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dc.contributor.authorCotten, Andrew Peabody
dc.date.accessioned2021-08-30T14:55:40Z
dc.date.available2021-08-30T14:55:40Z
dc.date.issued2021-04-24
dc.identifier.urihttps://dspace.sewanee.edu/handle/11005/21782
dc.description.abstractHome after a year-long mission abroad, the novel’s eponymous hero is eager to continue his work with the Sons of Liberty, but a radical splinter group within the organization threatens to erase everything he and his colleagues have worked tirelessly to accomplish. Racing against spies, soldiers, and duplicitous allies, Christopher Sinclair will use his experience as a ranger and his expertise in espionage to stop these extremists before their incendiary plots destroy the very town they claim to be saving. I spent a great deal of time researching the people, events, and places represented in this story. At times, my fascination with the subject led me to overload the text with tangents, unnecessary backstory, and microscopic detail. In The Art of History, Christopher Bram said, “There is pleasure in recovering old things from the junk shop of History, but an overload of details can clog a narrative.” The thesis process allowed me to identify and cut anything unrelated to Sinclair or the central conflict. For example, when Sinclair enters a room, I describe what Sinclair would see, not everything as a means of establishing my knowledge of the era. Setting is an integral part of the story, but I learned through trial and error that “place”—what Welty calls a “lesser angel”—should be secondary to character and conflict. Every historical fiction writer should ask themselves, “Why tell this story, and why tell it today?” This is especially true of the stories ingrained in our public consciousness. The American Revolution, for instance, is brimming with story, but we, for the most part, have stopped exploring the vast history in favor of preserving the narrow myth. Christopher Sinclair takes place during the events leading up to and after the Boston Massacre. Despite being a piece of fiction, I hope to bring to life a complicated story that’s been reduced to Paul Revere’s famous engraving. Since its publication at the end of March 1770, Revere’s “The Bloody Massacre” has transformed from a blatant piece of propaganda to an integral piece of the glorious story we tell about our nation’s triumph over tyranny. I want to tell a familiar story differently, and by doing so, invite the reader to re-evaluate what they know about our supposed “history.” Hopefully, by re-examining the events that inspired the American Revolution, we can better understand the traditions and beliefs we hold so dear today.en_US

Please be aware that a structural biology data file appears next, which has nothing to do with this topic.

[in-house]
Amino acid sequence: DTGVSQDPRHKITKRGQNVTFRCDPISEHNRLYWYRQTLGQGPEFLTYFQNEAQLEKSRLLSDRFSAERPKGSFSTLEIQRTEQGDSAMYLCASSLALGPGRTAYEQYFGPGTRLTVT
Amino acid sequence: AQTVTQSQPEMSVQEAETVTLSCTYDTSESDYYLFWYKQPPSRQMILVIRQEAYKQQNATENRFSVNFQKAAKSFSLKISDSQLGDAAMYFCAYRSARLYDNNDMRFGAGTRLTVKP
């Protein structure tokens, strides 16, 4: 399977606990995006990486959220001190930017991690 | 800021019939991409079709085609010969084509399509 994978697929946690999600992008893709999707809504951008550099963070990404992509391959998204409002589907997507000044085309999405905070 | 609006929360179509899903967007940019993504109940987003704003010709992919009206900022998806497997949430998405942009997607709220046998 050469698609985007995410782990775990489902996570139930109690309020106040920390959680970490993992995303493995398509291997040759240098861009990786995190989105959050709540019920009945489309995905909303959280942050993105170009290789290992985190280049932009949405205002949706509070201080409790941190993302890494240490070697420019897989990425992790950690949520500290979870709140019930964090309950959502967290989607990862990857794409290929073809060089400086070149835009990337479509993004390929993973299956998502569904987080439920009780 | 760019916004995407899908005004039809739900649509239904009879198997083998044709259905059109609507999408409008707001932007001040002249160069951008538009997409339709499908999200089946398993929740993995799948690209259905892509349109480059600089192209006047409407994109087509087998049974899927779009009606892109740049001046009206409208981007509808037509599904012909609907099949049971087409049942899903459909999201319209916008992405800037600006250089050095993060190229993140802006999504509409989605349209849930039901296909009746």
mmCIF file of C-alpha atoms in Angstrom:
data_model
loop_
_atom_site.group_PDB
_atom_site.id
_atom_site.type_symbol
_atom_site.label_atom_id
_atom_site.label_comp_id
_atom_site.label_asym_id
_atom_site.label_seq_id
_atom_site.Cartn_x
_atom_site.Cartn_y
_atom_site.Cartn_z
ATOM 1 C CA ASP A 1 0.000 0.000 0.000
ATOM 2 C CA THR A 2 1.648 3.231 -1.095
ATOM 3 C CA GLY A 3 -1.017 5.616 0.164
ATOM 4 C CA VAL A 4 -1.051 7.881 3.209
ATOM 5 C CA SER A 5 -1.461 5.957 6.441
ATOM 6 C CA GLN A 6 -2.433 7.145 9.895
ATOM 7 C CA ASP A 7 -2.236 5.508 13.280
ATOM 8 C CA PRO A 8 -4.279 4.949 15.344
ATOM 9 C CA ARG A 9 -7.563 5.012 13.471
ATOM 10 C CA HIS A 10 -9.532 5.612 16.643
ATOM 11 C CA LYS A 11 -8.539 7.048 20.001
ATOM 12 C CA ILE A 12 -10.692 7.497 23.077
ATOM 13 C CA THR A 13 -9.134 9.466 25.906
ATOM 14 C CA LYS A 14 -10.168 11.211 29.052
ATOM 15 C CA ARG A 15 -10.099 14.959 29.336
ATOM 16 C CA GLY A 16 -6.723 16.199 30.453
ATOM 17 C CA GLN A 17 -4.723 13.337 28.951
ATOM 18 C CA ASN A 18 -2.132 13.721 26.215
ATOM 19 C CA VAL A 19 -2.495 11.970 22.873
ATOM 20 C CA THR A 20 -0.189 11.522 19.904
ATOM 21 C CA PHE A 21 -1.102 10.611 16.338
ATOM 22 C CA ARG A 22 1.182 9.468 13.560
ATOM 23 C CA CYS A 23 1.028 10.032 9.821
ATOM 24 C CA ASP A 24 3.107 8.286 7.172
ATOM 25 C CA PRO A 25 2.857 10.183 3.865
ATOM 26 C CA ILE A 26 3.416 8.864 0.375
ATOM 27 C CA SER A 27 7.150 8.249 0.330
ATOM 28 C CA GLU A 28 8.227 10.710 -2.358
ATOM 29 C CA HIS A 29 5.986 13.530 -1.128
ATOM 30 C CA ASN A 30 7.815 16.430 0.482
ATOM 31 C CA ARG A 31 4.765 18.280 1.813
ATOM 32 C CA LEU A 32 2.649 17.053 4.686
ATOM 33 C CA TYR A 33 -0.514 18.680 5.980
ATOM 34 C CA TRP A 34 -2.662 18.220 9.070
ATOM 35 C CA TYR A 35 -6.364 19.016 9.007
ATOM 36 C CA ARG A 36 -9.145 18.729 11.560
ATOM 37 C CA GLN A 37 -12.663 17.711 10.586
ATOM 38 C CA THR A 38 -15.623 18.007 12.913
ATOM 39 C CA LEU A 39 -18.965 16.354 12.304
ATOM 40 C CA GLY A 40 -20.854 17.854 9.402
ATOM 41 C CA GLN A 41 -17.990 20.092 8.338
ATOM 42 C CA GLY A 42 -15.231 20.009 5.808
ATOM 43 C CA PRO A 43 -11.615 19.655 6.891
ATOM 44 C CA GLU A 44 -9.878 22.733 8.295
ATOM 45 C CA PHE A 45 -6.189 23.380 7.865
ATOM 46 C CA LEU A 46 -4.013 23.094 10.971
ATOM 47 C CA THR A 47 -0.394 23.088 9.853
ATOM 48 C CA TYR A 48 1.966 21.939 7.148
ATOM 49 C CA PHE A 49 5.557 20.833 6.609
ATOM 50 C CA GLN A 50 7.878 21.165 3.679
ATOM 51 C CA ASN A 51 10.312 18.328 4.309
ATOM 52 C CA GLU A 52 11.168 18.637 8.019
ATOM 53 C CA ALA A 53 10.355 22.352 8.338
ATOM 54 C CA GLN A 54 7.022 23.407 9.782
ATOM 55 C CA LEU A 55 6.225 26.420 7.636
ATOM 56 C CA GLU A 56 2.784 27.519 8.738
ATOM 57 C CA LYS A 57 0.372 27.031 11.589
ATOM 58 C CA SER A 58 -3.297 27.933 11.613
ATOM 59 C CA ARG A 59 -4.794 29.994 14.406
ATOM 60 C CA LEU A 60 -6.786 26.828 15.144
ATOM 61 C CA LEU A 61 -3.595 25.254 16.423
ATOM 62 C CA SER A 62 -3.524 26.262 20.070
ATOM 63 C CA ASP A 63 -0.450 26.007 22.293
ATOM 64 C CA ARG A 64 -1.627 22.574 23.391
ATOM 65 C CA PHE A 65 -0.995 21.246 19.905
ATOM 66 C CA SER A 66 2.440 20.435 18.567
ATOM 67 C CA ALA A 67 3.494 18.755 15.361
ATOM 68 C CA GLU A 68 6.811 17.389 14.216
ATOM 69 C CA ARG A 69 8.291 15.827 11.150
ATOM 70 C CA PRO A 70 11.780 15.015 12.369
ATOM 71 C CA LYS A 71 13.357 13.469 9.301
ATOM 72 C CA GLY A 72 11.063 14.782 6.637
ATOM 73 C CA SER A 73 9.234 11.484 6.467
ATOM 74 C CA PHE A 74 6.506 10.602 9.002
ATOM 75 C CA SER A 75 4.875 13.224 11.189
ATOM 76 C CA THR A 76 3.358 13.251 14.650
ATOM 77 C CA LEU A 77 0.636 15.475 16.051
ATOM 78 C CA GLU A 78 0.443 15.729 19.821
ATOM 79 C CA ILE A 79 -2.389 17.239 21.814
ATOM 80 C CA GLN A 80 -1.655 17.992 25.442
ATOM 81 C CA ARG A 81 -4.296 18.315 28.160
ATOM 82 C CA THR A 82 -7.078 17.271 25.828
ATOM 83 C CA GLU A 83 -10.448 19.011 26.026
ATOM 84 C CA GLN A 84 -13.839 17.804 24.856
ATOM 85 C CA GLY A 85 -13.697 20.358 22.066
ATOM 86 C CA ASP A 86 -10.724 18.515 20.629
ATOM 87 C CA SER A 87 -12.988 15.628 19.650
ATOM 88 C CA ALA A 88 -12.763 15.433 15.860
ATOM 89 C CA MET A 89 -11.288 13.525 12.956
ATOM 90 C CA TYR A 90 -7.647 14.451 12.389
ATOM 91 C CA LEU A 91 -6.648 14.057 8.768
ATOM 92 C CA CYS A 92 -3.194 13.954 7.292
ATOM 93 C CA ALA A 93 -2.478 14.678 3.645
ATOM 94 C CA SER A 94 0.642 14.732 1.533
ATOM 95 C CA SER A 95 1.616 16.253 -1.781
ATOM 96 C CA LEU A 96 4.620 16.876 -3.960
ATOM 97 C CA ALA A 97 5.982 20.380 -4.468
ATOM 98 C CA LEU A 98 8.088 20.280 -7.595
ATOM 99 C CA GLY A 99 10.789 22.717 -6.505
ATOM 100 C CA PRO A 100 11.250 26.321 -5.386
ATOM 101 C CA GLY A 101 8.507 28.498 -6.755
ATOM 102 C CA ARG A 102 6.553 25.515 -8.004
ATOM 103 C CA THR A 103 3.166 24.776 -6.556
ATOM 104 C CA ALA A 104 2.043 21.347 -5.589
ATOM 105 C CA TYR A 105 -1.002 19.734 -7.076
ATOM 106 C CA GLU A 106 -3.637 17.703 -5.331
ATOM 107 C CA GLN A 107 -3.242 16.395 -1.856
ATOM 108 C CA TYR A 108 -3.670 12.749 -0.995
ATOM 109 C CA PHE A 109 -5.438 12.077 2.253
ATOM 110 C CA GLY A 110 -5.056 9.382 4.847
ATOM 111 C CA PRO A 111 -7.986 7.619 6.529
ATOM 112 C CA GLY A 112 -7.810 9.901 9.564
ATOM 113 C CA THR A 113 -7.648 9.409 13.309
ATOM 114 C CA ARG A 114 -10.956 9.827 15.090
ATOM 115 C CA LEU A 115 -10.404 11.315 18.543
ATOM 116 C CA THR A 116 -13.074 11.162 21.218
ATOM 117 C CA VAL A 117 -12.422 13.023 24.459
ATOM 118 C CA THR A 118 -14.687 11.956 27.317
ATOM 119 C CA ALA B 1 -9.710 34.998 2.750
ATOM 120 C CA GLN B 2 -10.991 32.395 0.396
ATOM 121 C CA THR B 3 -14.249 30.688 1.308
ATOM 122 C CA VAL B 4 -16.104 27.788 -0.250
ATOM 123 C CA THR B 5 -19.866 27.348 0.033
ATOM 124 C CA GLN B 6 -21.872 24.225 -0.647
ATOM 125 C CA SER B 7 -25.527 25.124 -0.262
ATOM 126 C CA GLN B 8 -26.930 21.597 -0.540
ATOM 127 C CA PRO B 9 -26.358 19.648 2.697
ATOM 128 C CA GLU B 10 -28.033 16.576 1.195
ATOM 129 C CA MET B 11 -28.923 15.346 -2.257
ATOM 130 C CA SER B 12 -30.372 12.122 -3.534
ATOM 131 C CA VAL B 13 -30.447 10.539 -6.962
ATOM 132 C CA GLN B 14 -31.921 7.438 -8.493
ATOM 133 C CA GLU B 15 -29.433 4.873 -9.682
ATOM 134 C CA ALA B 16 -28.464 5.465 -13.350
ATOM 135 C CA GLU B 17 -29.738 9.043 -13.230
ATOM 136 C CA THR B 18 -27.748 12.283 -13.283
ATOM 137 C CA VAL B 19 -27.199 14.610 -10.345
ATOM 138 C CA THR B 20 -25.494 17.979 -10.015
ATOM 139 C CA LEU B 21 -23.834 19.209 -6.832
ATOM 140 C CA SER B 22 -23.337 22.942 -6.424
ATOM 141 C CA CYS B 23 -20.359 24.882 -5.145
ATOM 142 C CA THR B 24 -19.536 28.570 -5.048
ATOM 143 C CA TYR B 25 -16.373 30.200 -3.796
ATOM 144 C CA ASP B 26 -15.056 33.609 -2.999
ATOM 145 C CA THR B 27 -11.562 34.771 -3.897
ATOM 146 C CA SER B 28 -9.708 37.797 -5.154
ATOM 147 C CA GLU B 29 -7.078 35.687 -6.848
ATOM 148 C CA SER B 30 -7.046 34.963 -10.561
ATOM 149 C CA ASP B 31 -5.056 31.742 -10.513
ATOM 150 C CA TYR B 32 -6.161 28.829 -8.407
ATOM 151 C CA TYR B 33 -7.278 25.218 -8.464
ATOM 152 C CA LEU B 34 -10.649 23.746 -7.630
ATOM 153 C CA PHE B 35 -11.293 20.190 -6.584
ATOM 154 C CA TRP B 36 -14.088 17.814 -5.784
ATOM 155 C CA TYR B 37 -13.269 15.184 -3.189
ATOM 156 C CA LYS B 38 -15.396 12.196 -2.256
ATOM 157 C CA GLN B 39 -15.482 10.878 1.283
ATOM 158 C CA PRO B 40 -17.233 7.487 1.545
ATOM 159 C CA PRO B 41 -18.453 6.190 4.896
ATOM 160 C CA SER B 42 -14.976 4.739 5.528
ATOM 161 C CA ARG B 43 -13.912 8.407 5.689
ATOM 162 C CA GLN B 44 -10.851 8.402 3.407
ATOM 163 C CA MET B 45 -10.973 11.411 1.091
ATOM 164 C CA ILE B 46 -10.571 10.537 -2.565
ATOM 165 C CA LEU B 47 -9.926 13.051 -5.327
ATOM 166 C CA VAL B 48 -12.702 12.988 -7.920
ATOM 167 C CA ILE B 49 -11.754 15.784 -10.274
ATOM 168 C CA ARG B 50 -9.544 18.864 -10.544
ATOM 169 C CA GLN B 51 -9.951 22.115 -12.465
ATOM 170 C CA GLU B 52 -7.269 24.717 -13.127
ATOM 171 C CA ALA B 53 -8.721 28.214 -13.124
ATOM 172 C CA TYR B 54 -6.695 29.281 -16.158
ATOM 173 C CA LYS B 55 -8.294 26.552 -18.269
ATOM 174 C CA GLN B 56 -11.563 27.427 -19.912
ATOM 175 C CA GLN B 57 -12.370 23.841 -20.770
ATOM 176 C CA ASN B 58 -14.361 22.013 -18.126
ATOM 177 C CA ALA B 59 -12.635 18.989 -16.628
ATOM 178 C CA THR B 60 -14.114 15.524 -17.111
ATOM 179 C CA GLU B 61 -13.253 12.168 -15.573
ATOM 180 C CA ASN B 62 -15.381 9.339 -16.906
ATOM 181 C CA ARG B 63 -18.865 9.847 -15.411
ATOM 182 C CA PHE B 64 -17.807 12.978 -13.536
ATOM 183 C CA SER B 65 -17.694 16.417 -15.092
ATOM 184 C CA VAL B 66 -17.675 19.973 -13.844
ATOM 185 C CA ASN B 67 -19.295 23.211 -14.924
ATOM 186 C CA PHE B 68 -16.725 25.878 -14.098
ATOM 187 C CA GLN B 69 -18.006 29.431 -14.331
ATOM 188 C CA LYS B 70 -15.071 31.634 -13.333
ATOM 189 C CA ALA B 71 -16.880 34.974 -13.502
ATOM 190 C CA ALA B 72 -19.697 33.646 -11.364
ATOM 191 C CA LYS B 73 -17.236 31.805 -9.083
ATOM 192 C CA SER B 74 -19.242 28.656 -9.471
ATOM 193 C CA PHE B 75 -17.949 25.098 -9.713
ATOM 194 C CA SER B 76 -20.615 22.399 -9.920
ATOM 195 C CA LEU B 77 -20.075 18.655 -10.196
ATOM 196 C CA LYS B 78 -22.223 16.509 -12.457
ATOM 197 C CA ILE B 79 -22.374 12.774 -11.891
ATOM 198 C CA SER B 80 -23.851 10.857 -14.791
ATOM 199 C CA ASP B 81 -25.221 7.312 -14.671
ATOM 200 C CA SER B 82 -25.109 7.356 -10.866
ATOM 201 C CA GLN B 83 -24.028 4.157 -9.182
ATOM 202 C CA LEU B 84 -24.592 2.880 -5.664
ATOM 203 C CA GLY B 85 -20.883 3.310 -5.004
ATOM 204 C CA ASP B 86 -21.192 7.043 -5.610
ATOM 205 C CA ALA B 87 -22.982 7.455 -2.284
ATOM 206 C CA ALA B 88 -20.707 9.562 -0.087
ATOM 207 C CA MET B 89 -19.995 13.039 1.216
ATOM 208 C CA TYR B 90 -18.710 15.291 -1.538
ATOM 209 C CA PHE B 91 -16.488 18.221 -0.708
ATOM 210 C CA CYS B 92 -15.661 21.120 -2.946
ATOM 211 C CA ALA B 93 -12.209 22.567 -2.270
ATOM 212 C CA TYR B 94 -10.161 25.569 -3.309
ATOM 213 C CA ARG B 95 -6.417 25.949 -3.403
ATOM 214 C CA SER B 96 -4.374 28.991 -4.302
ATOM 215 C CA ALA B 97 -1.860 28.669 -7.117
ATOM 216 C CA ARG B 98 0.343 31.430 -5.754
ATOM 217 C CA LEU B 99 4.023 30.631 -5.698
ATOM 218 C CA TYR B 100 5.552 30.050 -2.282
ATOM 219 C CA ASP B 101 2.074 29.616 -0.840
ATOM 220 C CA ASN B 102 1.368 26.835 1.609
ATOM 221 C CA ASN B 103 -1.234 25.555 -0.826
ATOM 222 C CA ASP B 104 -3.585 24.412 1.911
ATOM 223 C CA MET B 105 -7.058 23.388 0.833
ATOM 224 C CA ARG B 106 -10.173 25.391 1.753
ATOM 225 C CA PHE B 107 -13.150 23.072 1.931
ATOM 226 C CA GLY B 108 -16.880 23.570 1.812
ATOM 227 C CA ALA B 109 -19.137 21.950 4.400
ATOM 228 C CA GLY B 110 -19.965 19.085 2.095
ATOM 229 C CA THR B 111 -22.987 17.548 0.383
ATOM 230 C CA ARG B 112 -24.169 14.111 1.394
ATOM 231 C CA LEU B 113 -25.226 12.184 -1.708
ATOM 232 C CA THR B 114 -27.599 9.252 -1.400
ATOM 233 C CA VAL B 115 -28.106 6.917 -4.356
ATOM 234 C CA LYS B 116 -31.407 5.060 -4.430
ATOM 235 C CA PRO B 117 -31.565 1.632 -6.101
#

dc.language.isoen_USen_US
dc.publisherUniversity of the Southen_US
dc.subjectSchool of Letters Thesis 2021en_US
dc.subjectUniversity of the Southen_US
dc.subjectSchool of Lettersen_US
dc.subjectBoston Massacreen_US
dc.subjectHistorical Fictionen_US
dc.subjectHero's Journeyen_US
dc.subjectJoseph Warrenen_US
dc.subjectPaul Revereen_US
dc.subjectSam Adamsen_US
dc.subjectSons of Libertyen_US
dc.subjectAmerican Revolutionen_US
dc.subjectBostonen_US
dc.subjectFreemasonen_US
dc.titleChristopher Sinclairen_US
dc.typeThesisen_US


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